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An audio sampler (in "music" terms because I'm not experienced in dsp) is a software which loads an audio file and allows you to play it at different pitches by slowing it down and speeding it up.

The audio file should be playable at any new frequency, and the frequency at which I'm playing it can change at any time, even continuously for "pitch slides".

My understanding is that if I am pitching it up, I should use a lowpass filter first so I don't create frequencies above nyquist that will alias. After that I need to use an interpolation function.

What kind of filter I should use? IIR or FIR? What type? Please also keep in mind that for audio the phase changes and the ringing in the time domain can be undesired because they change the way the transients sound.

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  • $\begingroup$ Are you OK that the pitch and speed changes at the same time? You basically want to play the samples faster/slower just as what would happen on a gramophone running at the incorrect speed? $\endgroup$ – Oscar Nov 10 '14 at 15:58
  • $\begingroup$ Yes, that is how most of the time an audio sampler works. If the original pitch is 440hz, and you play it back at 220hz, it will be double in length. $\endgroup$ – m fran Nov 10 '14 at 19:45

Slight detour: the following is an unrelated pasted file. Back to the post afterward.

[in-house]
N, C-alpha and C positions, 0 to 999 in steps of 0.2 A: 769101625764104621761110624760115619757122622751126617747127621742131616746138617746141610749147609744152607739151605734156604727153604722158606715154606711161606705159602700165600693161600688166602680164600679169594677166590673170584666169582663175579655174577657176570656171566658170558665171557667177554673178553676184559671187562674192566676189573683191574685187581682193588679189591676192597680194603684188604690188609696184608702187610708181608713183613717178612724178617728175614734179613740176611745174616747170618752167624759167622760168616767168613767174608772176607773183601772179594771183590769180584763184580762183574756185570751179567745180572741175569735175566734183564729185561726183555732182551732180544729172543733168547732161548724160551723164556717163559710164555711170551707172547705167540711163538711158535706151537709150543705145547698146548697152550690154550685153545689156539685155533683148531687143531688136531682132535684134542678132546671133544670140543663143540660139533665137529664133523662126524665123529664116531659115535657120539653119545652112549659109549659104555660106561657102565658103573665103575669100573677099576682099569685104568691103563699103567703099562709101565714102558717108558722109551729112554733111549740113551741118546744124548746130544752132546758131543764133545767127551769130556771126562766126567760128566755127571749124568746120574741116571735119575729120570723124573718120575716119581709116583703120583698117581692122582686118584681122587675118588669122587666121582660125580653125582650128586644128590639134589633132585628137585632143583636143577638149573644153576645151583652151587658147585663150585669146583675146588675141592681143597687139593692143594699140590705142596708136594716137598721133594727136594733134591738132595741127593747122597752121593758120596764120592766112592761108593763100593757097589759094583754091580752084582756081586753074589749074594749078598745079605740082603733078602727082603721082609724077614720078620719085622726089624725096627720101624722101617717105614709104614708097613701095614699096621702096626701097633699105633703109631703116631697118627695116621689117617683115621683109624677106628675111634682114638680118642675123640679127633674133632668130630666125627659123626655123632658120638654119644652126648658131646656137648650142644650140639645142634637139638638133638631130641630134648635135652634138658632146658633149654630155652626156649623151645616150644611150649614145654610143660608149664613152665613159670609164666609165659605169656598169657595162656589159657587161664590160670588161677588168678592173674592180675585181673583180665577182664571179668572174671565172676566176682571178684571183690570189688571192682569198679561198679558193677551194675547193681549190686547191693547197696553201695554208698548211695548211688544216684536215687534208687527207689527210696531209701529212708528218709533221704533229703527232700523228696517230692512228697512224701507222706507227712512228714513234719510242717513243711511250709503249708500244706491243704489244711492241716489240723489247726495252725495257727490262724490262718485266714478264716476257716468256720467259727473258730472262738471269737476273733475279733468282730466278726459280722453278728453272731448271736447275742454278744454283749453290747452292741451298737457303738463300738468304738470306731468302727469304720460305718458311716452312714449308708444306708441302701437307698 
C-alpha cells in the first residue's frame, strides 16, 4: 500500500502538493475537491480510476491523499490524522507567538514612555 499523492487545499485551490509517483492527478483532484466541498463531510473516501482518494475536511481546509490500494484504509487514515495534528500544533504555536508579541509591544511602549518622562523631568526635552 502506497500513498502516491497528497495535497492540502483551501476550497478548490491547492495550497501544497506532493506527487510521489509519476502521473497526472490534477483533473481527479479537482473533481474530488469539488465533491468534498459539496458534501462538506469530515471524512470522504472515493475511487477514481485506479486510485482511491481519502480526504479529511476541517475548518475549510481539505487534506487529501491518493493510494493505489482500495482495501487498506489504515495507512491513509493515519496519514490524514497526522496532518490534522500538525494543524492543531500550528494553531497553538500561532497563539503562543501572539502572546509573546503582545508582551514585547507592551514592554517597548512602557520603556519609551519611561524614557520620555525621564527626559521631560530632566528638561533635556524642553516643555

• $\begingroup$ OK, then it is rather straightforward: look into fractional delay filters. With these you can select samples at any fractional sample position, i.e., go arbitrarily fast in the sample sequence. A common structure for fractional delay filters is the Farrow structure, which can be implemented using either IIR or FIR filters (or a combination). $\endgroup$ – Oscar Nov 11 '14 at 9:22
  • $\begingroup$ Sorry, again, I'm not experienced at all in signal processing, so is "splitting the unit delay [fir/all pass filters design]" the right kind of thing I should be looking into? $\endgroup$ – m fran Nov 14 '14 at 15:40
  • $\begingroup$ The C# application "Practice#" does all you want to do, it might prove worthwhile to try and look at the code to get clues on how this has been achieved.Practice# changes pitch and speed independently not together. $\endgroup$ – KillaKem Dec 23 '14 at 13:56

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